An Australian man has sued American Airlines seeking over 100,000 dollars in compensation for getting ‘squashed’ after being seated next to two “grossly obese” passengers during a nearly 14-hour flight.
Michael Anthony Taylor, 67, of Wollongong, New South Wales, is seeking more than 100,000 dollars in damages from the airline, claiming he was crushed by the next passenger during the flight from Sydney to Los Angeles and refused permission to move to another seat.
According to documents lodged in court, Taylor was seated next to the window in economy class on the December 2015 flight, sharing the row with two passengers described as “grossly obese.”
The body of the passenger next to Taylor “spilt over and encroached” into his seat, forcing him to “contort his body into a series of positions including standing up, crouching, keeling and leaning forward”.
The case, brought in Australia’s Federal Court, follows a similar lawsuit last year in which an Italian lawyer sued Emirates airline after he was forced to “suffer” a nine-hour flight beside an obese man.
According to Taylor’s lawsuit, the situation caused him to experience pain, injuries and discomfort during the whole flight, which was about 14 hours long.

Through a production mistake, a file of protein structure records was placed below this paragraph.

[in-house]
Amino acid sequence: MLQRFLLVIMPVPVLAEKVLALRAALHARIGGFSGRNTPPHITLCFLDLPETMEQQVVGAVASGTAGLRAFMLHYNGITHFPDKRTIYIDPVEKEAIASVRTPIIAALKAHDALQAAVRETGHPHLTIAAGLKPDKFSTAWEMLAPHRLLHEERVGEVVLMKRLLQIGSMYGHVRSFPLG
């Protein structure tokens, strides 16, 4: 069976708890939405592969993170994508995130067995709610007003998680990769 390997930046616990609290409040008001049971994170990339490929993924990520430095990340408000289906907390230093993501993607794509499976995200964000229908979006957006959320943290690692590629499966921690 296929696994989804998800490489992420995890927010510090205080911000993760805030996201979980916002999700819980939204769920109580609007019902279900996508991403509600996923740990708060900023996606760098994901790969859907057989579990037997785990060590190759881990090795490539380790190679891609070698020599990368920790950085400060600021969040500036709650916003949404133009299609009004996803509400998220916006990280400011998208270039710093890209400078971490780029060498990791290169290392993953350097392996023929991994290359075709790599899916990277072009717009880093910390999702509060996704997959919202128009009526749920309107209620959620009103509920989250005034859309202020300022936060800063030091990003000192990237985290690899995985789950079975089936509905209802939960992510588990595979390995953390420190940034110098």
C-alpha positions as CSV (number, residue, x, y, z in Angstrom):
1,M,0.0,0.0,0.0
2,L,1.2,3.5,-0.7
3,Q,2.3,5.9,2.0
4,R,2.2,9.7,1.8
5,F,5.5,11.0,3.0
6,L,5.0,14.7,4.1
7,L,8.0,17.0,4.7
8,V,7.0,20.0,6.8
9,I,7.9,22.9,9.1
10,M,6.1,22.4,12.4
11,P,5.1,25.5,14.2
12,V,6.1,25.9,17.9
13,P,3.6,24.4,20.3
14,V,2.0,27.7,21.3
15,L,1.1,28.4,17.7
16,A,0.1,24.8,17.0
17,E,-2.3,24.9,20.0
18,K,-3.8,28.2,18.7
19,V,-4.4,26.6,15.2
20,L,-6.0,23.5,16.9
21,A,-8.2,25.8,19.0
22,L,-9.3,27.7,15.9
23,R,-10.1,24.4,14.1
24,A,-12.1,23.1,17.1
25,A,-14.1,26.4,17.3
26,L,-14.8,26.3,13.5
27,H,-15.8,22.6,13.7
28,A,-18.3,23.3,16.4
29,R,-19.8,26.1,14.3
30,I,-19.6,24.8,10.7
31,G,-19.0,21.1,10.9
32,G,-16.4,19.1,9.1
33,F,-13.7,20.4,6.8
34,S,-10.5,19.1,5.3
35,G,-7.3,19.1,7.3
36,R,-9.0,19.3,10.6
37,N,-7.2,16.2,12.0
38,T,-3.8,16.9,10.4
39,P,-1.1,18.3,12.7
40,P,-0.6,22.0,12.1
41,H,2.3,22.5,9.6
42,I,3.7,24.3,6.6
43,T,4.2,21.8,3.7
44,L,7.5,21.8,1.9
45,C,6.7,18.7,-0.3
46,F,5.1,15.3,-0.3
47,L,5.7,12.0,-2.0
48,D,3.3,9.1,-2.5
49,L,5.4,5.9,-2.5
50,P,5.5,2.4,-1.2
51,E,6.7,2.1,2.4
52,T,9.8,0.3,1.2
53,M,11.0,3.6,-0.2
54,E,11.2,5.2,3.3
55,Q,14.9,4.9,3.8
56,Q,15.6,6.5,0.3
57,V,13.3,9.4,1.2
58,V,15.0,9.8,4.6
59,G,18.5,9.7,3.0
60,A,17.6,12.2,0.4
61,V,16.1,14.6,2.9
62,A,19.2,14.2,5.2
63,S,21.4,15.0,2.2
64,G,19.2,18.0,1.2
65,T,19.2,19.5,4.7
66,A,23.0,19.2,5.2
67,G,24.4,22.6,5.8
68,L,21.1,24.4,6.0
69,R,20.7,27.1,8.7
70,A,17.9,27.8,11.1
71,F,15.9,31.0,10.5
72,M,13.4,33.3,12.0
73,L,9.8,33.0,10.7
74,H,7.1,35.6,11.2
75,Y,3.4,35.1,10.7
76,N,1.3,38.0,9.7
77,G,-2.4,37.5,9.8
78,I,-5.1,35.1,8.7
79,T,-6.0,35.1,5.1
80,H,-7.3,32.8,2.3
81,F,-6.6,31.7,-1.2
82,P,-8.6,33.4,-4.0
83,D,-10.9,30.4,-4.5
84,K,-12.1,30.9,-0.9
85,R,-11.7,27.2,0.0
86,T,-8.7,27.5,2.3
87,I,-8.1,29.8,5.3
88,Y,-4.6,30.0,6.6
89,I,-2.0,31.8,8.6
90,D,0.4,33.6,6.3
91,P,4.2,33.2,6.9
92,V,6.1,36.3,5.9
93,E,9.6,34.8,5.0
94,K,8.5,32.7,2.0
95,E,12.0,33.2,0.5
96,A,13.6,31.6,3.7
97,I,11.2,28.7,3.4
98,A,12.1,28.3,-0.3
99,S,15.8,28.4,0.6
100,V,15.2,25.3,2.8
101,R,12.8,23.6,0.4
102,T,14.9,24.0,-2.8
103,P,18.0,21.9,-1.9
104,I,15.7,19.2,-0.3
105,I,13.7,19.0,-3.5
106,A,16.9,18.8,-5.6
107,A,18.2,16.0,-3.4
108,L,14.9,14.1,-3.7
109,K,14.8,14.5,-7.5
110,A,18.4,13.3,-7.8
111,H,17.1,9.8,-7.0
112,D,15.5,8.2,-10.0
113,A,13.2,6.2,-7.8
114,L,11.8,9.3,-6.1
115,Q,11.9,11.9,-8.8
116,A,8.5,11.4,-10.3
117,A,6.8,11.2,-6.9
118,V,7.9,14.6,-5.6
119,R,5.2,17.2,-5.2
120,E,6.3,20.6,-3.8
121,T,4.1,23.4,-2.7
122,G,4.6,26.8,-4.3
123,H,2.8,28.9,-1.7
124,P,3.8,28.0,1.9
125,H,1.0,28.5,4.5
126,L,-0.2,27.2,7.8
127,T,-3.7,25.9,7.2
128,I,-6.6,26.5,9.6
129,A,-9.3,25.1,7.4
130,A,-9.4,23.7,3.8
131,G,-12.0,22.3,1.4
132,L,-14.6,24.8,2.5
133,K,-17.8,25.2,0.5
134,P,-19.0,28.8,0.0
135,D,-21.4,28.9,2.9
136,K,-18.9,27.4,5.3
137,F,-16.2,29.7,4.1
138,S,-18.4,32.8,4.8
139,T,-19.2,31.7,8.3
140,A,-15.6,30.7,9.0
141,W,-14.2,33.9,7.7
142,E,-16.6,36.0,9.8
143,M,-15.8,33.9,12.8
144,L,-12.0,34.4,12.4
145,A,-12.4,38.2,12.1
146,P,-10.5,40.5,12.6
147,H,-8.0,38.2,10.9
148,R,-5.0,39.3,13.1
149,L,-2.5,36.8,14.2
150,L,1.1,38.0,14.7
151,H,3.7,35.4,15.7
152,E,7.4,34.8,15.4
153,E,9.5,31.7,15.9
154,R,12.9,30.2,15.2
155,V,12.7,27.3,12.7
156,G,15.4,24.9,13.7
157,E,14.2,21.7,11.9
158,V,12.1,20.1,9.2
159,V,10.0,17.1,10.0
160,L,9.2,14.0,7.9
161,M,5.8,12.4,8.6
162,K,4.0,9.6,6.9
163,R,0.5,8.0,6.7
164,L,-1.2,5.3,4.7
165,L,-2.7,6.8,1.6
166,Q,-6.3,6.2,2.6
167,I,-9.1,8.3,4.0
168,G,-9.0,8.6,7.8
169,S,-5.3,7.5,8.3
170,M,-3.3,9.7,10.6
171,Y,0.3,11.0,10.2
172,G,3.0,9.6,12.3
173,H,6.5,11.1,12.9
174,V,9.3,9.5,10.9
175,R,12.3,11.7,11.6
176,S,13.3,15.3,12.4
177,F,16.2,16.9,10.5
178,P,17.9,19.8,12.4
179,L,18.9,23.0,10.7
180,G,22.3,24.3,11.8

Taylor was quoted as saying that he has since suffered back injuries, neck pain and injuries, ongoing discomfort and the aggravation of pre-existing scoliosis — curvature of the spine.
Taylor’s lawyer, Thomas Jansen, said his client repeatedly asked the cabin crew if he could move to another seat, but he was not allowed.
“As a result of the fact that American Airlines failed to reseat him or even offer a viable alternative, he suffered bodily injuries by contorting his body within the cramped space caused by the intrusion of the grossly obese passenger sitting next to him,” he said.
A spokesperson for American Airlines in a statement said, “We just received the lawsuit and we are reviewing the allegations.”
Taylor’s claim comes amid growing concern over airlines shrinking seats and cutting back on legroom in order to cram more passengers onto flights.
American Airlines recently announced that they are removing up to two inches of leg room in some passenger seats in the Economy class cabin in their new passenger aircraft.
The lawsuit also comes amid a growing row about the treatment of passengers by airlines in the United States, including a California family who were removed from their flight and threatened with having their children taken into care if they did not comply.
United Airlines reached a settlement last week over a passenger who was dragged down the isle of one of its jets, after refusing to give up his seat.